When I moved to Belgium permanently four years ago, I lived with my boyfriend and his parents for two months. Two long months. Not that they were inhospitable or that we didn’t get along – but with no job, no income, and nothing to occupy my time except for job applications, I think we all started to go a bit stir-crazy. My boyfriend was finishing his thesis over the summer, so we spent our days holed up in his room working simultaneously. It’s also difficult after having lived on your own for years to suddenly be a perpetual guest in someone else’s home. You’re trying to do things your own way, but no matter what, you are always in the way. (Like all my food in the fridge, or the time I thought I broke their washing machine!)
I started napping for several hours every day, and my boyfriend started working in a different room. The weather was cold and dreary for July, and every day as I sent more applications out, and saw my job count rise from 20 to 30, all the way up to 90, it was hard to stay motivated.
With my boyfriend heading back for one more year of school, I knew that by September I needed to be out and supporting myself. So in August, without any job lined up, I started apartment hunting in Brussels. It was exciting at first, although sometimes a bit depressing when I realized the limits of my budget! Luckily, I found quite quickly a cute and quirky studio apartment to call home – with its lopsided futon, the shower stall in the kitchen, and the toilet only accessible off of the porch. It was furnished in a mismatched wooden style, but hell, it was furnished, it was just inside the cheaper postal code of the centre of Brussels, and the lease was only one year.
Getting in with companies was difficult. Most Belgian companies are looking for bi- or tri-lingual people, and my French just wasn’t up to snuff (thanks haughty English recruiter for telling me). I interviewed with an organization for a four week internship, but I think my face gave me away when they explained the job was just verifying and inputting data. On top of that, I had recruitment firms questioning my intentions to stay in Belgium, not impressed with my one-year relationship at the time. I understood, I was a flight risk, but I just needed someone to take a chance!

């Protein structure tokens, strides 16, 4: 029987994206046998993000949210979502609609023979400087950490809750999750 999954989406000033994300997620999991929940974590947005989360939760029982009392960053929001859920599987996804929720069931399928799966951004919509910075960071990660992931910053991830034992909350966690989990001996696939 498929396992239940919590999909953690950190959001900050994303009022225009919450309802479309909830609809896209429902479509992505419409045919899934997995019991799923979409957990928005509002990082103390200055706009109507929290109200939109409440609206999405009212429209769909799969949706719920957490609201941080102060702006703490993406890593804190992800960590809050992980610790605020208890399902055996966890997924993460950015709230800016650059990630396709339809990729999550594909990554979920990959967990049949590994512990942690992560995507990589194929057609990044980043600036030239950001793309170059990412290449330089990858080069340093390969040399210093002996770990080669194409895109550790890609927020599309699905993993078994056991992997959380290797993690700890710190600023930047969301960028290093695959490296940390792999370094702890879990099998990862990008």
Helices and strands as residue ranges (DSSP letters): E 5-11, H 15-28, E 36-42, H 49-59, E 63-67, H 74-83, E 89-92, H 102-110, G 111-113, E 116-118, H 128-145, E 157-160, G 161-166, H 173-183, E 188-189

In the end, I was only on the job hunt for two months. That’s it! But believe me, it felt like so much longer. It really was a full time job, and the kind that can be unforgiving and hard to motivate yourself for. I actually ended up getting two job offers, within days of each other, for entirely different industries and roles! I still wonder how my life would have been shaped if I had taken the other position. But instead I ended up with a career that has so far gotten me through four years and likely many more to come.
I know I’ve said multiple times how strange it feels to no longer live in Brussels, but I really feel like I’m starting a new chapter in my life. There are so many aspecting of settling into our home that are extremely stressful, but reflecting back on the road I’ve taken so far I can see I’ve already overcome some major hurdles. Back then, I just knew somehow that eventually it would all work out, so I’m trying to pull some inspiration from 22-year-old me to get me through these next few hectic months!